The Utah Legislature looks at a bill that would delay the start date for Utah’s guest worker program, the so-called “Zion Curtain” may be coming down, and KUER’s Dan Bammes takes a look at how Utah’s Industries are contributing to air pollution.
The air pollution that we can see suspended in the cold air trapped during Utah’s infamous temperature inversions is called PM 2.5 – particulate matter 2.5 microns in diameter or smaller. Just how much of that comes from large industrial polluters is a subject of some dispute, along with just what should be done about it. Dan Bammes has the third in our series of reports on Clearing the Air.
In part two of our series on clearing the air KUER’s Terry Gildea takes a look at what state lawmakers are doing, the legislature gets its first look at several gun bills, and Senator Orrin Hatch brings gloom and doom to the House and Senate Floor.
Democratic Representatives Brian King, Joel Briscoe and Patrice Arent attend a clean air rally at the Capitol. Both Briscoe and Arent are among the sponsors of a series of bills Democrats hope would provide some future relief from inversion air.
As Utahns persist through one of the worst winter inversion seasons in a decade, many have focused their frustration and anger over dirty air on elected officials in the Utah legislature. In part two of our series Clearing the Air, KUER News explores the short and long term solutions lawmakers are proposing.
Governor Gary Herbert weighs in on a potential statewide anti-discrimination bill, the Utah Senate gives preliminary approval to a bill that would require the state to collect abortion statistics, and oil and gas drilling are the cause of most of the air pollution in the Uintah basin.
After a year of studying winter ozone air pollution in Utah’s Uintah Basin, a team of scientists has determined that oil and gas wells are causing most of the problem.
The team at Utah State University’s Uintah Basin campus studied ozone last winter – when there were only a few inversion days and not much of a problem. It’s been worse this year, and Seth Lyman with the Bingham Research Center says a big part of the problem is the volatile organic compounds such as benzene coming from thousands of oil and gas wells.
Local government leaders call on the state legislature to act on cleaning up the air, nearly a dozen nonprofits working to end violence against women put on a dance show at the State Capitol, and a group of same-sex couples in Salt Lake use Valentine’s day to bring attention to marriage equality.
Salt Lake City Mayor Ralph Becker joined Ogden Mayor Mike Caldwell at the State capitol today in announcing their ideas on how government on both the local and state level can help improve air quality.
Utahns are well-acquainted with the dirty air lurking beyond their front doors in a winter inversion or summer ozone day. A long string of unhealthy air days this winter has many residents saying "enough". Today KUER News and RadioWest begin “Clearing the Air,” a special series aimed at exploring the problem of Utah’s poor air quality and ways to improve it. One of the contributing factors is car emissions, but is public transit a viable option for those living on the Wasatch Front? Can people use their cars less without compromising their lifestyle?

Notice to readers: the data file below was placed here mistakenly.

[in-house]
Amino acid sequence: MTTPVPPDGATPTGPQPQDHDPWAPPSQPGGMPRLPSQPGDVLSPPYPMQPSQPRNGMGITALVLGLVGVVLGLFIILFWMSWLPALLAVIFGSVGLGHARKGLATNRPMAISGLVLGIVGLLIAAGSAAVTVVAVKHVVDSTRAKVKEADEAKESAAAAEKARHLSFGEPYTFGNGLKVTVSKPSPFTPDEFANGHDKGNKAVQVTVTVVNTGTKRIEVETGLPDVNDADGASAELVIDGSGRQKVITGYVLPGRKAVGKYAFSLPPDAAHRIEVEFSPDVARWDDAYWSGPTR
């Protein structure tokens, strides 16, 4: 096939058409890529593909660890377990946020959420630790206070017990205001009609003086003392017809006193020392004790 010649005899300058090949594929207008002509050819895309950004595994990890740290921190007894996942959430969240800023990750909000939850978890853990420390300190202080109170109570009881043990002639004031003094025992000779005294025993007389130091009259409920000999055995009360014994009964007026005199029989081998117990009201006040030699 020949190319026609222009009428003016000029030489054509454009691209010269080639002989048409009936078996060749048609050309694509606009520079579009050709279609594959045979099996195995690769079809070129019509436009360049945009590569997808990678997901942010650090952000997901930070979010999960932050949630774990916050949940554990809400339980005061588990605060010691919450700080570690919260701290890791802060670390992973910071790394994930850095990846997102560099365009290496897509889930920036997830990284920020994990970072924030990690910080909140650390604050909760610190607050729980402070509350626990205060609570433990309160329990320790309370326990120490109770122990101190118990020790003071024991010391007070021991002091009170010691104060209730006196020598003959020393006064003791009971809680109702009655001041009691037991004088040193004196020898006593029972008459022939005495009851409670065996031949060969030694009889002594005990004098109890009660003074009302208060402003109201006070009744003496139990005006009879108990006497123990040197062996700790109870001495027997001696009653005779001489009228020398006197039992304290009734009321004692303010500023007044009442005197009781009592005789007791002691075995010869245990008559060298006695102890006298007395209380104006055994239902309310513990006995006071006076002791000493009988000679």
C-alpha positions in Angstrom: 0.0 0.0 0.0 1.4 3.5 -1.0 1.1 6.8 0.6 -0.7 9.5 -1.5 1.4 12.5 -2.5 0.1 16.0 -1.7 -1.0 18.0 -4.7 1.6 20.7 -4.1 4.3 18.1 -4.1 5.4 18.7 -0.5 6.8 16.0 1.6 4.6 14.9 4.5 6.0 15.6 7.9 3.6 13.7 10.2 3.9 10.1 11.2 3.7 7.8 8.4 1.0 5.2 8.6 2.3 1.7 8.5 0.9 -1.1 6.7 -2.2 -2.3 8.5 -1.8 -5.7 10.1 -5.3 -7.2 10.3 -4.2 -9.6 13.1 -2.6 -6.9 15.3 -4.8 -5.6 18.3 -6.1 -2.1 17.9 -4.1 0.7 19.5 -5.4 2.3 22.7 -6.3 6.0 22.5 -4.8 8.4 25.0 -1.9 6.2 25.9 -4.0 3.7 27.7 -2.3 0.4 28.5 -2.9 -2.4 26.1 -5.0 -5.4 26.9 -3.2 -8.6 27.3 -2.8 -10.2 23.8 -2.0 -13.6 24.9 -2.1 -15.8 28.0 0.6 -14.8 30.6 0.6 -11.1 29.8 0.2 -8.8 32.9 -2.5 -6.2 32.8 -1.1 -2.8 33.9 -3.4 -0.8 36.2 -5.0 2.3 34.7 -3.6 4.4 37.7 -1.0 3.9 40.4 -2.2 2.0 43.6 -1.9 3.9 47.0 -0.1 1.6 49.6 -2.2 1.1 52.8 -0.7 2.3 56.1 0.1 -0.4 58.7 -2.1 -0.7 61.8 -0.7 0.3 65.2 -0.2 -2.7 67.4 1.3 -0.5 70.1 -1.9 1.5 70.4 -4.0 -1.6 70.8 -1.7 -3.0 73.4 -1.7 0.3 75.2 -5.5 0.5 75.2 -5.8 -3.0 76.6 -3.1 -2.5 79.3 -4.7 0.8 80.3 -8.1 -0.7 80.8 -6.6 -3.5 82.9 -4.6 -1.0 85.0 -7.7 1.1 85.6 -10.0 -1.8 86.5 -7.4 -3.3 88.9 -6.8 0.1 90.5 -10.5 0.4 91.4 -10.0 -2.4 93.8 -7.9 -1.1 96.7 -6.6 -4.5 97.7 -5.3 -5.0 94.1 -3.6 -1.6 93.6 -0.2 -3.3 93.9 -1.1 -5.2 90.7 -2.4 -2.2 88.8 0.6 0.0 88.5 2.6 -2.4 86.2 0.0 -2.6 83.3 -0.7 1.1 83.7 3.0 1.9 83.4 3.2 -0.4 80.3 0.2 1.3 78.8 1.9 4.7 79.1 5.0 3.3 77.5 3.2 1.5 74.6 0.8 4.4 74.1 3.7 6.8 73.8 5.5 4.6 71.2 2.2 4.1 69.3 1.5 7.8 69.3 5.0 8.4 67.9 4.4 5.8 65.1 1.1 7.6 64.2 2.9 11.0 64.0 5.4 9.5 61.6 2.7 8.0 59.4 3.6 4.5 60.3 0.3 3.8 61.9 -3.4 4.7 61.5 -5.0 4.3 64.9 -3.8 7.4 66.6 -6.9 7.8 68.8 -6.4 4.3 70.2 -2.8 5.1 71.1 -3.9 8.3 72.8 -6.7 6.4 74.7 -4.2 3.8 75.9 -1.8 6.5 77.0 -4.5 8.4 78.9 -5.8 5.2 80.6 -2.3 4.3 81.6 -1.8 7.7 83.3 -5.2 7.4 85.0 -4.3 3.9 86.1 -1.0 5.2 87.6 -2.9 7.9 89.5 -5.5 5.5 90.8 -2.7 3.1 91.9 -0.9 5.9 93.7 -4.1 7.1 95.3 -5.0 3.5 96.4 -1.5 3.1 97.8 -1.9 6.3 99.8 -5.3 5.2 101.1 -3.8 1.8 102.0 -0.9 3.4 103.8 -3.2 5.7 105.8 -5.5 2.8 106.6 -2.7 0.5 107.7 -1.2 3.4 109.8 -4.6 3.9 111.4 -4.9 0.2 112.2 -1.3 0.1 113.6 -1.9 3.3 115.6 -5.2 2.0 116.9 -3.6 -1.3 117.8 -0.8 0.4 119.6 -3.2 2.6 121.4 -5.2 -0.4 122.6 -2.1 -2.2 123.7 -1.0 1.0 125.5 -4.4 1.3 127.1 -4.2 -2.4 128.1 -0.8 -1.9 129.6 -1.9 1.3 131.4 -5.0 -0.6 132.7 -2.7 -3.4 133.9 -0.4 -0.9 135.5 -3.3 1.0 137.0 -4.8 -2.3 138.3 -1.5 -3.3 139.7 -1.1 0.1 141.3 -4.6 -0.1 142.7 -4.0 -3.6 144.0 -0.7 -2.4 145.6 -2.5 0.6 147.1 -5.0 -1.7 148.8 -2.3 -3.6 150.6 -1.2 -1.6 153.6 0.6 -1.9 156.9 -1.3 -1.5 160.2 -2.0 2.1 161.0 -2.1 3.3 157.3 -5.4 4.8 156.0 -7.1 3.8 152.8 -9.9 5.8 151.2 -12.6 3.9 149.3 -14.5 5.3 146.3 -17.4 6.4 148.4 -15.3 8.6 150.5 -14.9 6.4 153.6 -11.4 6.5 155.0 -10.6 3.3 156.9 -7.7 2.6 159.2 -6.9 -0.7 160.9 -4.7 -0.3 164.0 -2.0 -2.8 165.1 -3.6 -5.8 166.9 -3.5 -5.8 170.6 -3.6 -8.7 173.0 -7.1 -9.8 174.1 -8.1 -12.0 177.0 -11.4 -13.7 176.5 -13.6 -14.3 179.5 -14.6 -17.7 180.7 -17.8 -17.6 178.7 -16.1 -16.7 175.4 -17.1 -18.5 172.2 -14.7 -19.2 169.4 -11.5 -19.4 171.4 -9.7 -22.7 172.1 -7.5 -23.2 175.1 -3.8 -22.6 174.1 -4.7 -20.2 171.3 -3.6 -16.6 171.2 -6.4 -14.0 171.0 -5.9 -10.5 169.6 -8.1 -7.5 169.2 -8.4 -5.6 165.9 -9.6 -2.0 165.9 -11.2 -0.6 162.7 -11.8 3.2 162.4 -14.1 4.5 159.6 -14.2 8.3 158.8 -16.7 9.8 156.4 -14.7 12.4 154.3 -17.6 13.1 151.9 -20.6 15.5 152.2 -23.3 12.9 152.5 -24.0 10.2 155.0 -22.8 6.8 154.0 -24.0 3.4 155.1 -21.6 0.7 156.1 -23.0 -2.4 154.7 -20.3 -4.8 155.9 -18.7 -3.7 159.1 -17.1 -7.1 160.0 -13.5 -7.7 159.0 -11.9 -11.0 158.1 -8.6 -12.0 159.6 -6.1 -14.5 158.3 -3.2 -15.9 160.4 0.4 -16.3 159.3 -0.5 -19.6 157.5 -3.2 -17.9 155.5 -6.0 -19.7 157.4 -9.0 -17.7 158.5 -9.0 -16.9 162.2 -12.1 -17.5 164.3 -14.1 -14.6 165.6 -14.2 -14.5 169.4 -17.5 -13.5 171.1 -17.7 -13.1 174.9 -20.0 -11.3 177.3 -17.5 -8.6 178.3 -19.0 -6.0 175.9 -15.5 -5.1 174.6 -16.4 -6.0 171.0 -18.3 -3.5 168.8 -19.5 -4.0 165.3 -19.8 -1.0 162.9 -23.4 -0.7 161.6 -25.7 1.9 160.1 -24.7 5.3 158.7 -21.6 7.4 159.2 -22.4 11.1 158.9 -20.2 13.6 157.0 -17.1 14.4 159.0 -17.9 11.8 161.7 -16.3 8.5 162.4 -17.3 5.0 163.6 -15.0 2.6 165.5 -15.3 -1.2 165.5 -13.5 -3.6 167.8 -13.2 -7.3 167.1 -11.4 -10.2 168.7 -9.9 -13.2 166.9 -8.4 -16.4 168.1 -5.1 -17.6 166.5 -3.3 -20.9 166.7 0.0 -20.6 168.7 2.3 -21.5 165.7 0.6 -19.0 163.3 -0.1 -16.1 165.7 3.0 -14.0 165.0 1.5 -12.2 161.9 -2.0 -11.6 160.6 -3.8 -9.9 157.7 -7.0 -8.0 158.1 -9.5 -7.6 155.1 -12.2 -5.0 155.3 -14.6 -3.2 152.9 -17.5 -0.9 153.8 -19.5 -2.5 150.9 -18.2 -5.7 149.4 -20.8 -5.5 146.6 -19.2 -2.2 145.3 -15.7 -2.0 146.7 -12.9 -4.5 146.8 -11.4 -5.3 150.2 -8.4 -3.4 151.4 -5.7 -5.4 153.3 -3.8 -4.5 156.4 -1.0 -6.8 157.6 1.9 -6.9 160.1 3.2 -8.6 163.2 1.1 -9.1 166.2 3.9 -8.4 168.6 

A group of Democratic legislators are introducing six new bills in an effort to help tackle Utah’s poor air quality.
The content of the proposed bills ranges from offering free passes for UTA Buses and TRAX trains to allowing the state to put in place stricter restrictions than the Environmental Protection Agency already requires. Representative Joel Briscoe is sponsoring the bill that would fund giving away free UTA passes. He says even with a tight budget this is something that should be attainable.
Utahns crowd into Governor Herbert’s Capitol office demanding clean air, the LDS church weighs in on boy Scouts and gays, and local political and environmental leaders give their take on President Obama’s new Secretary of the Interior appointment.
Utah citizens and activists gathered on the steps of the Capitol Wednesday to demand action to clean up the state’s polluted air. The rally was part of a grassroots effort, including a Facebook campaign and petition.
University of Utah student Carl Ingwell started the Facebook campaign, urging people to inundate the Utah governor’s office with calls and e-mails, demanding action. His campaign led him to the steps of the Capitol, speaking to about 150 concerned citizens.
Utah Governor Gary Herbert promotes Prosperity 2020 goals in Washington, D.C., Utah Democrats call for the protection of Utah’s greater canyonlands, and the Division of Air Quality is targeting the use of toxic consumer cleaning products.
Most strategies to reduce air pollution in northern Utah focus on emissions from cars and industry, but the state’s Division of Air Quality (DAQ) is targeting another source of pollution – the products in our bathroom cupboards, cleaning closets, and garage shelves. The DAQ board will consider a new rule Wednesday that would regulate consumer products containing volatile organic compounds.